Artist Writing: Gallery

GALLERY, Pittsburgh/San Francisco, 1992


Gallery is a construction of protest and memory. Presented in a climate of intense racial intolerance it seeks to embody an untenable state of existence. Taking the form of a shooting gallery it segregates the audience into human targets and shooters.

Gallery was conceived with the understanding that racial threat cannot be shared. In its selection of a “model minority” it seeks to expose an aura of hostility and stereotype currently existing against those of Asian descent. As a memorial to victims of racial violence it implicates and identifies a tension through its symbolic and interactive link with a traumatic reality.

In America, the invention of enemies as a means of directing public focus away from a thorough understanding of political and economic issues is not a new strategy. Targets are selected and racial scapegoats are tethered for a time to suffer an onslaught of orchestrated violence. Although this pathology is publicly denounced, its perpetual presence in society offers a conclusion that it is condoned by the existing economic and political leadership. Evidence of this can be found on all levels, from the bashing of a symbolic stand-in or effigy (such as a foreign car or other material commodities) to the reluctance to diffuse racial misconceptions of its minorities. The mechanics of such a structure that disembodies a responsibility to its citizens fosters attitudes that sanction social insanity: polarization, prejudice, violence to human beings and the resulting fragmentation of community.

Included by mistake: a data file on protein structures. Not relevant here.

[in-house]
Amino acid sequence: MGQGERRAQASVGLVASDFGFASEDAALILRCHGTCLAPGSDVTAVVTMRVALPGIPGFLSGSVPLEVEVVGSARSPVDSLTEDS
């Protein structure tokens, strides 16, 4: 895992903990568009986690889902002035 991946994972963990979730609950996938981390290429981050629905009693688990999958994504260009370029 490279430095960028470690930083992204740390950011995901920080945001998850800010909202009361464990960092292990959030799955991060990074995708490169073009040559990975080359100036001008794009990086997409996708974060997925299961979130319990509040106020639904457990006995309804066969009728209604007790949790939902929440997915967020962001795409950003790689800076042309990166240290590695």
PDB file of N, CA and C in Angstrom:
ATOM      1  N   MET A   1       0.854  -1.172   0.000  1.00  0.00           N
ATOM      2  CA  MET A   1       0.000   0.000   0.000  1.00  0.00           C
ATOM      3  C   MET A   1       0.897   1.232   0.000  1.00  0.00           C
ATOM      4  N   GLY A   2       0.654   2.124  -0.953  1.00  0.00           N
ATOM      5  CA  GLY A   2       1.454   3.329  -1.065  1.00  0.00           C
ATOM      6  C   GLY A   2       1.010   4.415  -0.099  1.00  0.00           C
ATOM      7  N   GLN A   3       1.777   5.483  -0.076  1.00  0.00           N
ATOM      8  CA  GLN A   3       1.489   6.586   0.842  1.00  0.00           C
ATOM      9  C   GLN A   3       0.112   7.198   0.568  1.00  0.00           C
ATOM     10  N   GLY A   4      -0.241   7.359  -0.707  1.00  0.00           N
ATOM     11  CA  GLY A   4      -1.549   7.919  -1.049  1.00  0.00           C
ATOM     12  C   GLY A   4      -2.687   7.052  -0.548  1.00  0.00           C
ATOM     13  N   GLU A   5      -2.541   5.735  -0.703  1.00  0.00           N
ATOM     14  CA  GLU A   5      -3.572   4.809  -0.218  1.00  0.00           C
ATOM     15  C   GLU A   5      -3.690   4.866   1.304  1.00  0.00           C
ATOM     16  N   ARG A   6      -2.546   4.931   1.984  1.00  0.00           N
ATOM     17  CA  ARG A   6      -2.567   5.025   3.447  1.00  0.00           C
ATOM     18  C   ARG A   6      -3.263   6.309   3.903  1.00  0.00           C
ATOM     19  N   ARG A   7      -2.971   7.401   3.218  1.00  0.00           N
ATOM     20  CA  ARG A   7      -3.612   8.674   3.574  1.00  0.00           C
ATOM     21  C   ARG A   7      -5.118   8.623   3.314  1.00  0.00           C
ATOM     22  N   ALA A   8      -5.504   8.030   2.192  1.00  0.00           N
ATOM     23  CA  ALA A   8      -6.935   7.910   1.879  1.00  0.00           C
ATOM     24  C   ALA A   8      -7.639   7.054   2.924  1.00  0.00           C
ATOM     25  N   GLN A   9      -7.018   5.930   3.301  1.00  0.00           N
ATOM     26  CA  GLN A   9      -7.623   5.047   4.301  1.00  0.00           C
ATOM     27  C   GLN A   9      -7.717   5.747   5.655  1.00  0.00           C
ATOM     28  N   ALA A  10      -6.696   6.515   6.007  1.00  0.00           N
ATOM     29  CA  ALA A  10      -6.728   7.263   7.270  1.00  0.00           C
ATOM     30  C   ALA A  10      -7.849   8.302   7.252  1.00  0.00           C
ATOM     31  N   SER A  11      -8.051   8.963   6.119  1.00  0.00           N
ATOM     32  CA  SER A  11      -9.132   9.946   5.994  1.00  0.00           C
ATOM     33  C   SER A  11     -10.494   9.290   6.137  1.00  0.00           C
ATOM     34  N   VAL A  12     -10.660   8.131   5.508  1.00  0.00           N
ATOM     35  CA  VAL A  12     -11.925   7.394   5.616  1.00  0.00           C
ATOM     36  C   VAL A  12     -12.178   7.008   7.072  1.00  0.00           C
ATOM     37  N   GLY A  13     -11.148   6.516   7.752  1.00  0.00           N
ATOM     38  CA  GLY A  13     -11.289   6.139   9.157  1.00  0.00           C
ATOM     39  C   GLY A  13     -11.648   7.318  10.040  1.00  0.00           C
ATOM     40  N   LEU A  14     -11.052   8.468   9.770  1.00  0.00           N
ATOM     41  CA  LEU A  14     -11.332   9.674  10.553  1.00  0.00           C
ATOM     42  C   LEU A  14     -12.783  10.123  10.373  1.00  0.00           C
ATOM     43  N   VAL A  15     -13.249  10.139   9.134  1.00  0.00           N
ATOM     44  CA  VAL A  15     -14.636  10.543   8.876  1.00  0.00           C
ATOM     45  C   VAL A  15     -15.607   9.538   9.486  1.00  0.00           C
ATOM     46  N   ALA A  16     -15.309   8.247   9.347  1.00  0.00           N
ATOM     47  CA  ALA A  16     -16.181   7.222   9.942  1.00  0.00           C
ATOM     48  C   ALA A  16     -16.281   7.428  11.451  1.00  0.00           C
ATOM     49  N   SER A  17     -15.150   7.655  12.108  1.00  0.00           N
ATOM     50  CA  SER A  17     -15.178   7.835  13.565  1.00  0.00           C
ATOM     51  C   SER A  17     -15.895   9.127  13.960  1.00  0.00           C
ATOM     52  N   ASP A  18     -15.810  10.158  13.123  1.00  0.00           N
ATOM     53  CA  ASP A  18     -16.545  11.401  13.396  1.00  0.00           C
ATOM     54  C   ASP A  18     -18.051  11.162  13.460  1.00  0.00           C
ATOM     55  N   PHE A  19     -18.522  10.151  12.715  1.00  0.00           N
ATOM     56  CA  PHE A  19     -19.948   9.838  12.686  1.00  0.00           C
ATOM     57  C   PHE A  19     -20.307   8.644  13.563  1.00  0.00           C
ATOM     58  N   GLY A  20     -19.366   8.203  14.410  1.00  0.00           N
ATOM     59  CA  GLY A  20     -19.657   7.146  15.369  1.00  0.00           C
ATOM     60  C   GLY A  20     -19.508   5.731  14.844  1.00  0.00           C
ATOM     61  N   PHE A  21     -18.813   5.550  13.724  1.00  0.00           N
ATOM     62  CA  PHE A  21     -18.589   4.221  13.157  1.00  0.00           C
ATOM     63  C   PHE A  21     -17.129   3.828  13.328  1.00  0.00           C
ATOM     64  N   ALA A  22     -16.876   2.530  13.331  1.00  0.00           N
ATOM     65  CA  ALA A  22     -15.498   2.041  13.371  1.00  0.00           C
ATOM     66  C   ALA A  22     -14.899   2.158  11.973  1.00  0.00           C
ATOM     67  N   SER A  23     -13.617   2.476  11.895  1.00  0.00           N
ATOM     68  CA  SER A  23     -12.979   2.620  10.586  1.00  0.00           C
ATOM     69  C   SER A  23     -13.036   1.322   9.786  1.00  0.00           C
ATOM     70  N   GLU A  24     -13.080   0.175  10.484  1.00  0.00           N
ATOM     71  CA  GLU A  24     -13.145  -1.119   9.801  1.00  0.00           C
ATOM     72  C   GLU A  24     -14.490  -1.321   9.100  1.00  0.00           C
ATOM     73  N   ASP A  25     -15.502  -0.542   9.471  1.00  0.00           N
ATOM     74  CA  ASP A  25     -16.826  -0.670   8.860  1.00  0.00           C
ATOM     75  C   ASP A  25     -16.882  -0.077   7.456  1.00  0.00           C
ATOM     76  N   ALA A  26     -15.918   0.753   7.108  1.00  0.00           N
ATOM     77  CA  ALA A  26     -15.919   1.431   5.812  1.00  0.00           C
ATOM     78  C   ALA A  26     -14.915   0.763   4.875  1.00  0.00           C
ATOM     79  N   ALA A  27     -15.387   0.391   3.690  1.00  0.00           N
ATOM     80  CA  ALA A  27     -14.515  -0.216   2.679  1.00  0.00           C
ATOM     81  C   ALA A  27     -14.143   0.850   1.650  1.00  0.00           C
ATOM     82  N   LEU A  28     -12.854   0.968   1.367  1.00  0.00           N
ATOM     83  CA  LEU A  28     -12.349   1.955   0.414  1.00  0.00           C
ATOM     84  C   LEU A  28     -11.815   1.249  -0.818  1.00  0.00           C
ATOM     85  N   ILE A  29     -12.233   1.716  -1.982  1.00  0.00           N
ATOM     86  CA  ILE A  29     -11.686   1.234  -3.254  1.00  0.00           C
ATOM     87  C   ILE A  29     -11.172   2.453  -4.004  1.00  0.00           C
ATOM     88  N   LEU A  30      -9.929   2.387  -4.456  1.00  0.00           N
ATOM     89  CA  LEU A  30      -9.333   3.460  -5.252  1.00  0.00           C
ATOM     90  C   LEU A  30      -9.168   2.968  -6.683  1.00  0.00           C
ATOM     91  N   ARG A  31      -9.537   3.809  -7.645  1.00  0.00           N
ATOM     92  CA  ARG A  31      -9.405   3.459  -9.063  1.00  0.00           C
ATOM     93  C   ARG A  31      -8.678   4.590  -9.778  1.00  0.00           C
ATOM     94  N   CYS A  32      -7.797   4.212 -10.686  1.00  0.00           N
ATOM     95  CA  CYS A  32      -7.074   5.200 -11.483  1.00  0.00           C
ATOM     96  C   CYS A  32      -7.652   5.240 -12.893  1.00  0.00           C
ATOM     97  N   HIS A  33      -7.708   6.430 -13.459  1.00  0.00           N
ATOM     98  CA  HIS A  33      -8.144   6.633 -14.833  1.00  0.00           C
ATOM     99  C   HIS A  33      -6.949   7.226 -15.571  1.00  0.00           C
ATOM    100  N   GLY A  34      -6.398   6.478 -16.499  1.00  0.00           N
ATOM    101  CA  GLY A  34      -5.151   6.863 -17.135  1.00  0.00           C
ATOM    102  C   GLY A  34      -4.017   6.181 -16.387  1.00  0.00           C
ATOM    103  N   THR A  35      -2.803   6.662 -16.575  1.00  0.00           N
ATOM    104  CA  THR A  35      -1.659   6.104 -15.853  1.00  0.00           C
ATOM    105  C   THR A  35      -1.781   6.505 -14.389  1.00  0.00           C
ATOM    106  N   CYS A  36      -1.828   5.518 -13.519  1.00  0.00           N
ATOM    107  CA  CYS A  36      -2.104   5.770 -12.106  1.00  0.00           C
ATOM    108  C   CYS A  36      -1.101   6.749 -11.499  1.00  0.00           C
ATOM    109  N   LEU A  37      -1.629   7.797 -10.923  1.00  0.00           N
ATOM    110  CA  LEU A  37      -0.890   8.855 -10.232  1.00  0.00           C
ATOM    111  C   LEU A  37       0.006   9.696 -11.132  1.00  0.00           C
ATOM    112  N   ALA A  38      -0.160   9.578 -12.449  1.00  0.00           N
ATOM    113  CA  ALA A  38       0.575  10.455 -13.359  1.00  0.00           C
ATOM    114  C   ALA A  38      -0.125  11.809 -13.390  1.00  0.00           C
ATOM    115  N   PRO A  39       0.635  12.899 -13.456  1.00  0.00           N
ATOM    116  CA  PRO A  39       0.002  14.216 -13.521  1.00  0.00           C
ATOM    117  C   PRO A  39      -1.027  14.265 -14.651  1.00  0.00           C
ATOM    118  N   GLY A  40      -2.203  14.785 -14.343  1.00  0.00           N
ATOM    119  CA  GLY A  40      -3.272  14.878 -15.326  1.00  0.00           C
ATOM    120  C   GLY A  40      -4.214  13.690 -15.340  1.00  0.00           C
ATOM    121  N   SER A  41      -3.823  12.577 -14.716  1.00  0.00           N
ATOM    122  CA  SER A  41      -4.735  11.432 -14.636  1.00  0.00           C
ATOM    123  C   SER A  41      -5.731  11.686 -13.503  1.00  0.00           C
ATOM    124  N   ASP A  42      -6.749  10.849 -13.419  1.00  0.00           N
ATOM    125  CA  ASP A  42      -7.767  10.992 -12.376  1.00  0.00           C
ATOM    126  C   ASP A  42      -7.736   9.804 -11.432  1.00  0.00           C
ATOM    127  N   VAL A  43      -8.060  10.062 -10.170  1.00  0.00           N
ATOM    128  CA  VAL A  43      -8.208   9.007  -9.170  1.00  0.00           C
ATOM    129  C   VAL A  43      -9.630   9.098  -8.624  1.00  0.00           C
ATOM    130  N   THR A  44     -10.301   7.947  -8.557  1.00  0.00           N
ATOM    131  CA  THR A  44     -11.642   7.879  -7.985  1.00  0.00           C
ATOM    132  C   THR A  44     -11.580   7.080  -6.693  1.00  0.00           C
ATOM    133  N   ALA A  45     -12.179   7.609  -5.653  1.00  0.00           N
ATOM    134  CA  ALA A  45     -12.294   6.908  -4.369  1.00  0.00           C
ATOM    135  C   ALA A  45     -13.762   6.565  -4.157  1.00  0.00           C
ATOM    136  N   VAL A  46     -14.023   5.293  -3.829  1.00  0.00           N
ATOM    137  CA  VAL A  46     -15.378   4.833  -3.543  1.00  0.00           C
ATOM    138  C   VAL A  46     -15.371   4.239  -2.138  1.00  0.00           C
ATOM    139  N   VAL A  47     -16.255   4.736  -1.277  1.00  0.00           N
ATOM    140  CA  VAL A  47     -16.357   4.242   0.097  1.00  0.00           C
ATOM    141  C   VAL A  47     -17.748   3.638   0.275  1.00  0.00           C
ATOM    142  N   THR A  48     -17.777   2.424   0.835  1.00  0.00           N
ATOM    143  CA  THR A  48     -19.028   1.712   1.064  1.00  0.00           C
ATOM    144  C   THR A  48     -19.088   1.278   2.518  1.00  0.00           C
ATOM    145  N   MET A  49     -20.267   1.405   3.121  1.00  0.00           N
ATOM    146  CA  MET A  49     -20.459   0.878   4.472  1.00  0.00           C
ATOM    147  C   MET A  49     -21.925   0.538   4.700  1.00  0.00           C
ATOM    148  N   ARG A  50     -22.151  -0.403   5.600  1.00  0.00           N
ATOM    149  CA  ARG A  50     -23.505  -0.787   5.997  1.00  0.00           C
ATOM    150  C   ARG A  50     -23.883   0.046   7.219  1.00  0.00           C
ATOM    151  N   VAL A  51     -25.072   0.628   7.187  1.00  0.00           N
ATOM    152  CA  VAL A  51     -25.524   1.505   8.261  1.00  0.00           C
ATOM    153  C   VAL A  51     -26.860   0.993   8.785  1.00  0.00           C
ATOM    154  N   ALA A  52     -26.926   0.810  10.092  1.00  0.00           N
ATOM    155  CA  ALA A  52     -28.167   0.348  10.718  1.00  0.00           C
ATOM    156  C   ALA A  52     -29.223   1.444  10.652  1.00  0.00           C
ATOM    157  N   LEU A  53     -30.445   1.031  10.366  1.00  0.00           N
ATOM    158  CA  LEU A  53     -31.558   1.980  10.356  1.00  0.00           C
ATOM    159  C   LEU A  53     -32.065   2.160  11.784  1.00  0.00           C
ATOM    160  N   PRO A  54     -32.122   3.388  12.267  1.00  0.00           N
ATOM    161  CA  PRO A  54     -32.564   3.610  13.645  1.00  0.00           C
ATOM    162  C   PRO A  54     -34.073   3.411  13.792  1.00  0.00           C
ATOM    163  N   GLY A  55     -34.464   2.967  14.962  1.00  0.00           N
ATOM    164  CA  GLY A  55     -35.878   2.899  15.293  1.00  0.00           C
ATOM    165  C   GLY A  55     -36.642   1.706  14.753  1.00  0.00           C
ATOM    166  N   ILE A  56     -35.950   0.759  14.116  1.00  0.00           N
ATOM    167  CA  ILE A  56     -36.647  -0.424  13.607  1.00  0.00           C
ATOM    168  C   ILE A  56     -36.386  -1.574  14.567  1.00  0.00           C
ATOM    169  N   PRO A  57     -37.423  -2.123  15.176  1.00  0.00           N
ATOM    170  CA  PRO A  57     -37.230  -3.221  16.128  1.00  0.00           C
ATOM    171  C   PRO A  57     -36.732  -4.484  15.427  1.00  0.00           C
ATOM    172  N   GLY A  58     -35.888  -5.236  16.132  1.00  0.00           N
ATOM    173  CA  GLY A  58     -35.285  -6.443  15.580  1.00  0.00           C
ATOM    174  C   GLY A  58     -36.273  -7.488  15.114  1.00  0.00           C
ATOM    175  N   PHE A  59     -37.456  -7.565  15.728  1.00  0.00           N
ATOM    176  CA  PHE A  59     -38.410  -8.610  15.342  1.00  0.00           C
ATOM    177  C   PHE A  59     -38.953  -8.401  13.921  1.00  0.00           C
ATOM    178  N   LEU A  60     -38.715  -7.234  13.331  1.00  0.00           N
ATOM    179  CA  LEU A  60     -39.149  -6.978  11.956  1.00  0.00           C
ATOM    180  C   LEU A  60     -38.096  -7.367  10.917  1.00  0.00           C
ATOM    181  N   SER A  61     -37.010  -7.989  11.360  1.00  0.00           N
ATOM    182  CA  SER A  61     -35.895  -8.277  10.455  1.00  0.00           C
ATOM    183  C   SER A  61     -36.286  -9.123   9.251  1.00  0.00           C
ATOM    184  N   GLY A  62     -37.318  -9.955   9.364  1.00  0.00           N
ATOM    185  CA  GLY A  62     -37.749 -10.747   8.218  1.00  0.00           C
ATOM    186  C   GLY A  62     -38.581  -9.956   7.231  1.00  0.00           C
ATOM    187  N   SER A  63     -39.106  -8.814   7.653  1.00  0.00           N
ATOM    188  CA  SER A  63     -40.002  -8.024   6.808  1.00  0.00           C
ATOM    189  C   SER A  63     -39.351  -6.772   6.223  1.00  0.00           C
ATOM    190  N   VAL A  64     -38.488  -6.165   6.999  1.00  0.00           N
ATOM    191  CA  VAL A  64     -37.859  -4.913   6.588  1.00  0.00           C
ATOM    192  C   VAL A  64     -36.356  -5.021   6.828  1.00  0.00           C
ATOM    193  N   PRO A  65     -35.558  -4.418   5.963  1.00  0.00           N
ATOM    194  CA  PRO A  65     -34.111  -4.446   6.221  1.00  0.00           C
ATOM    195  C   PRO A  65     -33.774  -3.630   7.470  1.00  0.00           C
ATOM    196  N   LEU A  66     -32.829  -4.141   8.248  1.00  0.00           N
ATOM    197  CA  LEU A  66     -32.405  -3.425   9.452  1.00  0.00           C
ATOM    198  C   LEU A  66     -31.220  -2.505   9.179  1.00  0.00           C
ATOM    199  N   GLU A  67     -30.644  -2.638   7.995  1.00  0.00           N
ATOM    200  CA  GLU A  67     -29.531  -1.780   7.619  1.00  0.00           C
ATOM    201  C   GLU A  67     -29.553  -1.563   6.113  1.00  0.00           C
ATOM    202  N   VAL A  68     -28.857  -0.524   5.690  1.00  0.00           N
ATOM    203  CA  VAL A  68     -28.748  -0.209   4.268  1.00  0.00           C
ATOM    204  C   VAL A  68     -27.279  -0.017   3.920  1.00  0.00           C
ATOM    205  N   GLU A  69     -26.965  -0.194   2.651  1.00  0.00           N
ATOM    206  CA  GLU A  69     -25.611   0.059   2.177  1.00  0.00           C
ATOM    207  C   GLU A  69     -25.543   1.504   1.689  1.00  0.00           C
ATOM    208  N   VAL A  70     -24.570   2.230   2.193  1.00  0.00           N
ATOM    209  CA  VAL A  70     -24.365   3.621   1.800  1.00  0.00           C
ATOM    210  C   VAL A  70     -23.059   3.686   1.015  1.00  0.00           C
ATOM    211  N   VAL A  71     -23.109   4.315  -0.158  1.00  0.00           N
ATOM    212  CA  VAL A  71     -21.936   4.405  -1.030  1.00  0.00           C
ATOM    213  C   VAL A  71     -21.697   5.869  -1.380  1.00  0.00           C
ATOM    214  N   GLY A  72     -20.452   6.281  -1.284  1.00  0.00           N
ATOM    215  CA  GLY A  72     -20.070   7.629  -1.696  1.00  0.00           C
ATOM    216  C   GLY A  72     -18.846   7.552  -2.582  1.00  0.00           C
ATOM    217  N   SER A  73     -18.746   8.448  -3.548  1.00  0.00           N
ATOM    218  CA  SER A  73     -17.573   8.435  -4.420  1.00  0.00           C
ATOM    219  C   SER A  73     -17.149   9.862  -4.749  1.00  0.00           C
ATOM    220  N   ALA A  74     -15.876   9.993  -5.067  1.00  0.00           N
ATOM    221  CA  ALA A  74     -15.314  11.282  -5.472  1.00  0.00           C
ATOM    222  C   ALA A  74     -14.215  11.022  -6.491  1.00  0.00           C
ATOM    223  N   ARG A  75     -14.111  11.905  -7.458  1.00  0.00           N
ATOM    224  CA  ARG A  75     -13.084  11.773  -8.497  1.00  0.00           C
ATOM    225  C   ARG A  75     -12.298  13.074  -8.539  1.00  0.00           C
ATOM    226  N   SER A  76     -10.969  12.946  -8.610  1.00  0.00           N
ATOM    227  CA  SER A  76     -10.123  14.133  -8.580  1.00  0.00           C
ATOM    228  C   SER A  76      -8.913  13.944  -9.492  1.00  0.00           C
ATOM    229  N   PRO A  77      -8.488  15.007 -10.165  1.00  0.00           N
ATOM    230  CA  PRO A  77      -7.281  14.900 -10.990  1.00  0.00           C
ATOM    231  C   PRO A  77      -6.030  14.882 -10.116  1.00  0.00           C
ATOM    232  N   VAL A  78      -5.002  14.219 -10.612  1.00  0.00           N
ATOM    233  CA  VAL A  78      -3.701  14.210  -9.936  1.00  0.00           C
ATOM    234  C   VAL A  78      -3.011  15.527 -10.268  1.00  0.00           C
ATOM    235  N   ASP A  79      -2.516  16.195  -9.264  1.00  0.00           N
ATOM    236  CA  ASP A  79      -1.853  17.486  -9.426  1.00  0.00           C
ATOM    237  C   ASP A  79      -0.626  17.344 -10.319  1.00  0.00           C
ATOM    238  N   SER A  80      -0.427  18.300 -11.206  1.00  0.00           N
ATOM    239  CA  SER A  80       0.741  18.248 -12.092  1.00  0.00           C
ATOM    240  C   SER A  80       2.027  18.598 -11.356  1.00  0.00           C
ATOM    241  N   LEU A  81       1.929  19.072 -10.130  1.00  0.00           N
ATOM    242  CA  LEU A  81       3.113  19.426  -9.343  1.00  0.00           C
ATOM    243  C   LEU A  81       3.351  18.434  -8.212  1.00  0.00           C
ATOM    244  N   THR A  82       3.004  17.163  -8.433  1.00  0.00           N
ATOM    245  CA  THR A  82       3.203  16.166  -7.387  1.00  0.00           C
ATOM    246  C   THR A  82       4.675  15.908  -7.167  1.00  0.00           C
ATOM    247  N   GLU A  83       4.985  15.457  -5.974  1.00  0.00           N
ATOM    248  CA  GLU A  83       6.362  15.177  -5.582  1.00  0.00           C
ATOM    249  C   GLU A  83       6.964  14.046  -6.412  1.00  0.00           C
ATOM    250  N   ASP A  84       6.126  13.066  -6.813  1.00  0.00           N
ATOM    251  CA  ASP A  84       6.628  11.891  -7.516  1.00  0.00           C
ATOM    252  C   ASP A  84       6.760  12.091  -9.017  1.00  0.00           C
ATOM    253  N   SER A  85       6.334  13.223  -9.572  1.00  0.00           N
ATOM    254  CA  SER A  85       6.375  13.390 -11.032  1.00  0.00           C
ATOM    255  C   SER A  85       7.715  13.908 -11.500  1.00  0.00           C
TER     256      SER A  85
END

Gallery intends to forcefully state this condition in order to engender a state of mind. Its physical dynamics will evolve from the atmosphere of carnival, with illusions that can mask serious issues, to a threshold of decision and then into a space deep within, charged with a psychological condition of threat.

“…a riot is the language of the unheard.”         Martin Luther King

Repeated civil unrest reveals the inadequacy of the existing society to listen to the painful message it carries. The violent actions of authority upon its citizens, the resulting destructive dissent and the equally disturbing response are repeated scenarios. As the end of the violence and the return to order (that never come) are awaited, continuing descriptions of the tense conditions can be laid forth. Artworks immersed in social criticism are foundations on which alternative and collective language beyond the ineffectual and divisive can be invented and learned. Gallery sets up a confrontational yet catalytic condition that provokes reaction. These reactions may be integrated into a larger voice and employed to respond to the brutal slurs of racism and bigotry.

Gallery will have simultaneous installations in San Francisco, California at the Capp Street Project and in Pittsburgh, Pennsylvania at the Three Rivers Arts Festival. Forums and information about Gallery will be initiated and compiled by the artist and sponsoring organizations.